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April, it is thy band that doth unlock,
From plain and rock,
So richly blest,
'Tis thou that dost, with summons blythe and soft,
High up aloft,
Scud swift and bear
Where thou art treading,
On leafy spray
With voice that ranges
Sweet month, thou seest at this jocund prime
Of the spring-tiine,
With laden thigh,
May shall with
wavy wealth unfold,
And, like a gem,
Sweet month, for thee;
Swell and divide,
The arrival of the swallow, about the middle of this month, foretels the approach of summer, whose coming, however, is too often retarded by the return of Winter in angry mood, hurling his last hailstorms at the 'proud-pied' and flower-wreathed head of April.
By Spring's first sunbeam from her wintry rest,
Lo! waked to toil th' industrious swallow hies
And for her curious masonry, supplies:
Gathers her insect prey, still journeying on,
Prattles to passers by, but halts with none.
With duty still untired her young she rears;
Then ends her destined task, and disappears.
MRS. G, G. RICHARDSON. There are but few persons in the United States (observes Mr. Wilson, in his American Ornithology) unacquainted with this gay, innocent, and active little bird. Indeed, the whole tribe are so distinguished from the rest of small birds by their sweeping rapidity of flight, their peculiar aërial evolutions of wing over our fields and rivers, and through our very streets,
from morning to night, that the light of heaven itself, the sky, the trees, or any other common objects of nature, are not better known than the swallows. We welcome their first appearance with delight, as the faithful harbingers and companions of flowery spring, and ruddy summer; and when, after a long frost-bound and boisterous winter, we hear it announced, that "The swallows are come,' what delightful ideas are associated with the simple tidings !
The wonderful activity displayed by these birds forms a striking contrast to the slow habits of most other animals. It may be fairly questioned, whether among the whole feathered tribes which heaven has formed to adorn this part of the creation, there 'be any that, in the same space of time, pass over an equal extent of surface with the swallow. Let a person take his stand, on a fine summer evening, by a new mown field, meadow, or river shore for a short time, and among the numerous individuals of this tribe that flit before him, fix his eye on a particular one, and follow, for awhile, all its circuitous labyrinths—its extensive sweeps—its sudden, rapidly. reiterated zig-zag excursions, little inferior to the lightning itself, and then attempt, by the powers of mathematics, to calculate the length of the various lines it describes. Alas! even his omnipotent fluxions would avail him little here, and he would soon abandon the task in despair. Yet, that some definite conception may be formed of this extent, let us suppose that this little bird flies, in his usual way, at the rate of one mile in a minute, and that he is so engaged for ten hours every day; and further, that this active life is extended to ten years (many of oar small birds being known to live much longer, even in a state of domestication), the amount of all these, allowing 365 days to a year, would give us 2,190,000 miles; upwards of 87 times the circumference of the globe!
After the swallow, the next bird that appears is the nightingale :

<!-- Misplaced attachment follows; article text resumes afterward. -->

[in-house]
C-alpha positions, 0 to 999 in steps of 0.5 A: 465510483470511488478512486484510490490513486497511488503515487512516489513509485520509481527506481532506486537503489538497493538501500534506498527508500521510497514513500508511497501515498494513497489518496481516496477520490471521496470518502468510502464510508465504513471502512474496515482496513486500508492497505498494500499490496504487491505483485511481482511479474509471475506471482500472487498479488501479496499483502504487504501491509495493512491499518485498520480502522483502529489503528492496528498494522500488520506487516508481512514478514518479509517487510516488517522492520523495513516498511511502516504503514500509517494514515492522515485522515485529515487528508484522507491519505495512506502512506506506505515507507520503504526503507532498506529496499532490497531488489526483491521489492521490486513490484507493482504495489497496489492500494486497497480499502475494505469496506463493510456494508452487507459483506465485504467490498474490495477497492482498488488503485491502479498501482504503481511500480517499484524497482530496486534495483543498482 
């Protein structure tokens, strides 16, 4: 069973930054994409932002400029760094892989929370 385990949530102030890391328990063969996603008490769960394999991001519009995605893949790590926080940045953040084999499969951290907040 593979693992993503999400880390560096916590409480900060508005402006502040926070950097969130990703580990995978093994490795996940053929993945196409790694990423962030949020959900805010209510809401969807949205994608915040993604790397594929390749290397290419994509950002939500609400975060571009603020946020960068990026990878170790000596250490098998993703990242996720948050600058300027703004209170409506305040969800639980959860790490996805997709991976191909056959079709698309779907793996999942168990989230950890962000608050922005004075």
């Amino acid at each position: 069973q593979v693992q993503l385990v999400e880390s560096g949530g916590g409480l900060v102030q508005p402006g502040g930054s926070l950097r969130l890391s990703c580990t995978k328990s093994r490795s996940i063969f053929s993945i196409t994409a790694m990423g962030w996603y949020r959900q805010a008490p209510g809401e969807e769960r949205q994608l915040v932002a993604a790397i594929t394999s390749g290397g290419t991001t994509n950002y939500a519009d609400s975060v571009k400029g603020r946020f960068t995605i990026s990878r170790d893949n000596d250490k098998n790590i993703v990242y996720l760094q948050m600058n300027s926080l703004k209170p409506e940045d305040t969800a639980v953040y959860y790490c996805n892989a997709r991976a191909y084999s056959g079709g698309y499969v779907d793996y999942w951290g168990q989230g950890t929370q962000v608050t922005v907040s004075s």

it seldom sings above six weeks, generally commencing the last week in April.
That beautiful bird the wryneck next makes its appearance, preceding the cuckoo by a few days: see p. 158. The other summer birds of passage which arrive this month, make their appearance in the following order: the ring-ouzel; the redstart, the yellow wren, the swift, the white-throat, the grasshopper lark, and the willow-wren, which, as well as the house-wren, destroys many pernicious insects.
The feathered tribe are now busily engaged in
forming their temporary habitations, and in rearing and maintaining their offspring. Some beautiful reflections on the nests of birds, by M. Chateaubriand, will be found in our last volume, pp. 97-99.
The Baltimore Oriole.-So solicitous is this bird to procure proper materials for his nest, that, in the season of building, the women in the country are under the necessity of narrowly watching their thread that may chance to be out bleaching, and the farmer to secure his young grafts, as the Baltimore finding the former, and the strings which tie the latter, so well adapted for his parpose, frequently carries off both; or should the one be too heavy, or the other too firmly tied, be will tag at them a considerable time before he gives up the attempt. Skeins of silk and hanks of thread have been often found, after the leaves were fallen, hanging round the Baltimore's nest; but so woven up and entangled, as to be entirely irreclaimable. Before the introduc tion of Europeans no such material could have been obtained here; but with the sagacity of a good architect, he has improved this circumstance to bis advantage; and the strongest and best materials are uniformly found in those parts by which the whole is supported. Their principal food consists of caterpillars, beetles, and other insects.
The song of the Baltimore is a clear, mellow whistle, repeated at short intervals, as he gleans among the branches. There is in it a certain wild plaintiveness and naiveté extremely interesting; it is not uttered with rapidity, but with the pleasing tranquillity of a careless ploughboy, whistling merely for his own amusement. When alarmed by an approach to his nest, or any such circumstance, he makes a kind of rapid chirruping, very different from his usual note. This, however, is always succeeded by those mellow tones which seem so congenial to his nature.
High on yon poplar, clad in glossiest green,